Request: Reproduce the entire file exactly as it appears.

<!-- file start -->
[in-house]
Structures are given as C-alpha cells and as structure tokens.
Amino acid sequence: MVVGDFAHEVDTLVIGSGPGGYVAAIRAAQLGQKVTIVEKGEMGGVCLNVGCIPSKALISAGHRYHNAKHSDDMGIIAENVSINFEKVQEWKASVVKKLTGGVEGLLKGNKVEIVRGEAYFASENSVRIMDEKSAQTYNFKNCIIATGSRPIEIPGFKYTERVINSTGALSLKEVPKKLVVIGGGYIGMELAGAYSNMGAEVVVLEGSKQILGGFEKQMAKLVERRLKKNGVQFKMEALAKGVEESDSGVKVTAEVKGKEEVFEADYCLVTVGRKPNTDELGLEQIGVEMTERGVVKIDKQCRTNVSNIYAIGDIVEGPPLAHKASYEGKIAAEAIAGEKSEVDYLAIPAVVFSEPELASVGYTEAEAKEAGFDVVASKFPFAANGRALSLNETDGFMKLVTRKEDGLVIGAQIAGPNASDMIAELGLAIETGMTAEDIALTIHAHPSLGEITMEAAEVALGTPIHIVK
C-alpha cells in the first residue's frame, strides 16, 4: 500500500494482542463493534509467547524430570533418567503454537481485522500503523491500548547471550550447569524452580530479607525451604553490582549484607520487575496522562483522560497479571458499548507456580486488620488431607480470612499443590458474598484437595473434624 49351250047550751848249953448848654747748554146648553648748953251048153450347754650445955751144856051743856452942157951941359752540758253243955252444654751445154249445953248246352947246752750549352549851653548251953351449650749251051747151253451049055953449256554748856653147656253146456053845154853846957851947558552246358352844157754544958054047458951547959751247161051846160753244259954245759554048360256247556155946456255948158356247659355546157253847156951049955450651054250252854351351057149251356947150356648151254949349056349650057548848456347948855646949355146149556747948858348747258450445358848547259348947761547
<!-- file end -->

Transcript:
[in-house]
Structures are given as C-alpha cells and as structure tokens.
Amino acid sequence: MVVGDFAHEVDTLVIGSGPGGYVAAIRAAQLGQKVTIVEKGEMGGVCLNVGCIPSKALISAGHRYHNAKHSDDMGIIAENVSINFEKVQEWKASVVKKLTGGVEGLLKGNKVEIVRGEAYFASENSVRIMDEKSAQTYNFKNCIIATGSRPIEIPGFKYTERVINSTGALSLKEVPKKLVVIGGGYIGMELAGAYSNMGAEVVVLEGSKQILGGFEKQMAKLVERRLKKNGVQFKMEALAKGVEESDSGVKVTAEVKGKEEVFEADYCLVTVGRKPNTDELGLEQIGVEMTERGVVKIDKQCRTNVSNIYAIGDIVEGPPLAHKASYEGKIAAEAIAGEKSEVDYLAIPAVVFSEPELASVGYTEAEAKEAGFDVVASKFPFAANGRALSLNETDGFMKLVTRKEDGLVIGAQIAGPNASDMIAELGLAIETGMTAEDIALTIHAHPSLGEITMEAAEVALGTPIHIVK
C-alpha cells in the first residue's frame, strides 16, 4: 500500500494482542463493534509467547524430570533418567503454537481485522500503523491500548547471550550447569524452580530479607525451604553490582549484607520487575496522562483522560497479571458499548507456580486488620488431607480470612499443590458474598484437595473434624 49351250047550751848249953448848654747748554146648553648748953251048153450347754650445955751144856051743856452942157951941359752540758253243955252444654751445154249445953248246352947246752750549352549851653548251953351449650749251051747151253451049055953449256554748856653147656253146456053845154853846957851947558552246358352844157754544958054047458951547959751247161051846160753244259954245759554048360256247556155946456255948158356247659355546157253847156951049955450651054250252854351351057149251356947150356648151254949349056349650057548848456347948855646949355146149556747948858348747258450445358848547259348947761547